It was hard not to think of the perils of political success, and of the pleasures of political drama, as the recent television season came to an end — and the frenetic jockeying for the 2016 election began. Two of the great successes on TV this year have been shows about American presidential politics; in each, an underdog rises to power as relentlessly — and Pyrrhically — as Cromwell did. One is a drama: House of Cards (Netflix), about the revenge-fueled ascent of Frank Underwood, a Machiavellian congressman from the South, whose good-old-boy affability conceals a heart of ice. (The show’s first episode opens with him killing a neighbor’s dog with his bare hands: that’s how cold he is. When he pushes a pesky journalist in front of an oncoming subway train in the next season, you don’t even blink.) At the beginning of the first season, Underwood is passed over for a cabinet position he covets by the president he helped get elected — a betrayal that inspires him to concoct a vengeance of fantastic complexity. Among other things, he finesses a gubernatorial election to force the vice president to resign, allowing Underwood to replace him, and subsequently creates a scandal that causes the president to leave office. By the third season, which was released in February, Underwood has lied, cheated, cajoled, and murdered his way into the Oval Office.

If House of Cards holds up a cynical, only slightly distorted mirror to the ugly conniving that makes power possible, the other big hit about a presidential aspirant, the sourly comic Veep (HBO), satirizes the way in which ineptitude often seems to be rewarded in politics. Like Frank Underwood, Veep’s Selina Meyer is an underling who finds herself in the White House at the beginning of the new season (the show’s fourth, which ended in June). This being a comedy, Selina’s means of ascent are more or less the opposite of Frank’s: after three seasons of bumbling, babbling, and wisecracking herself into total irrelevance, she becomes president by pure accident, after her predecessor unexpectedly resigns. Thus far, she shows no sign that she’ll acquire any more gravitas as president than she had as veep. “Maybe we can put Afghanistan on eBay,” she tells her aides in the season’s first episode.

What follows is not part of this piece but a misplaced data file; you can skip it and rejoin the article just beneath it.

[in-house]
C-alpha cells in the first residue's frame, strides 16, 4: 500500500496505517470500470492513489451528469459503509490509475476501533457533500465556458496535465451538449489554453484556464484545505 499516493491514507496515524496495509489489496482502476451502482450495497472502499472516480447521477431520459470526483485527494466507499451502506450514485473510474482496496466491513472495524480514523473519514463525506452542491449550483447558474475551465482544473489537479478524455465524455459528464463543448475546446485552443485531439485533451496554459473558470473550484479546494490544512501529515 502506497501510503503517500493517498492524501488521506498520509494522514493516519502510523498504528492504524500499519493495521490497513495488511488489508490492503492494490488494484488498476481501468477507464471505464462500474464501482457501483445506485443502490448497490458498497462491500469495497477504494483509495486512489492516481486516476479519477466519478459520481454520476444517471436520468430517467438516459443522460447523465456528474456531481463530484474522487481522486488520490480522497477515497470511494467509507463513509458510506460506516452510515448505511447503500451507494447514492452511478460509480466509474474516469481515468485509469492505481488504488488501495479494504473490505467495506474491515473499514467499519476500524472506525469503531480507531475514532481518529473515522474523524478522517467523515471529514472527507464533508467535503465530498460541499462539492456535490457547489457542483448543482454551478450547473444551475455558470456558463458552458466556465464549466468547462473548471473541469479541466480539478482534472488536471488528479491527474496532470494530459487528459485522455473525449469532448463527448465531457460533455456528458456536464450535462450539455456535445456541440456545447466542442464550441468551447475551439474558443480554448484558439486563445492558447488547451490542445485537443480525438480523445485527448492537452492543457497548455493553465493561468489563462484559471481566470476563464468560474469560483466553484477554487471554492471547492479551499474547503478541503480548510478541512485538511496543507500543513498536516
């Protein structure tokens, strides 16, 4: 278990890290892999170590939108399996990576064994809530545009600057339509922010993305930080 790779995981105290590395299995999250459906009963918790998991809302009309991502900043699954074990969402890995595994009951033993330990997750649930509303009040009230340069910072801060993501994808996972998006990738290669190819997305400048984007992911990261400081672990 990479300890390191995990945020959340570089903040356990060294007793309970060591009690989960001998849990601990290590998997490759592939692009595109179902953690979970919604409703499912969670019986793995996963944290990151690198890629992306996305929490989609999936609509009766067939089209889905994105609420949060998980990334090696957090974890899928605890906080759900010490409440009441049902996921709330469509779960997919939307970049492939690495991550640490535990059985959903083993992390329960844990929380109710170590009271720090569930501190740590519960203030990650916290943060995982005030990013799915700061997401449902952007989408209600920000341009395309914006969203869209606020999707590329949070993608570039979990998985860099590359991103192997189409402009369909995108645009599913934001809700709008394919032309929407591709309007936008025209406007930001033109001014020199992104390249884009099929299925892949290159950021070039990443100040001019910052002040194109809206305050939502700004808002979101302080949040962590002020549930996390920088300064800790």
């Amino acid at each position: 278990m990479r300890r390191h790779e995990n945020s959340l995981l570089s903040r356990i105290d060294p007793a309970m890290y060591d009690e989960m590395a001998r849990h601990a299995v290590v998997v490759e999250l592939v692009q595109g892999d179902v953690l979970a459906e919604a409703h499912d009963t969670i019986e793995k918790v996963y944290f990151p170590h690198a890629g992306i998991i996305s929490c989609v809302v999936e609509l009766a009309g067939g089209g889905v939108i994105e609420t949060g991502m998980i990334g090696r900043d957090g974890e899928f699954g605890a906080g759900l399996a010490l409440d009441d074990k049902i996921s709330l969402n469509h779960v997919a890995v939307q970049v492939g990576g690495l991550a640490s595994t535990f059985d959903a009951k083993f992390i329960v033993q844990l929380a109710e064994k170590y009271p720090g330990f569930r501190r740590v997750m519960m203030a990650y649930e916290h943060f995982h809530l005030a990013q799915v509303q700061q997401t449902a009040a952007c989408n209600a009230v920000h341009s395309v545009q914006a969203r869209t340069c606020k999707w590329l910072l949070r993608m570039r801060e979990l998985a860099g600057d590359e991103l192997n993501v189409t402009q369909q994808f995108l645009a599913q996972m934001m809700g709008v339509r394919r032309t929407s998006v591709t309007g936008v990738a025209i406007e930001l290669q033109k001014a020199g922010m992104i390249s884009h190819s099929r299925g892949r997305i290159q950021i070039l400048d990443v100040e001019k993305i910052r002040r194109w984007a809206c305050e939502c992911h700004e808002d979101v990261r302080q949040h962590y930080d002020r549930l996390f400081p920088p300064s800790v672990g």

As different as these series are, their protagonists have both come to face what you might call the Cromwell problem: what happens when you finally get the power you’ve coveted for so long? Even more interestingly, the series are now facing that problem themselves. When the engine of your drama has been a character’s scheming for power, what happens when he or she finally gets it?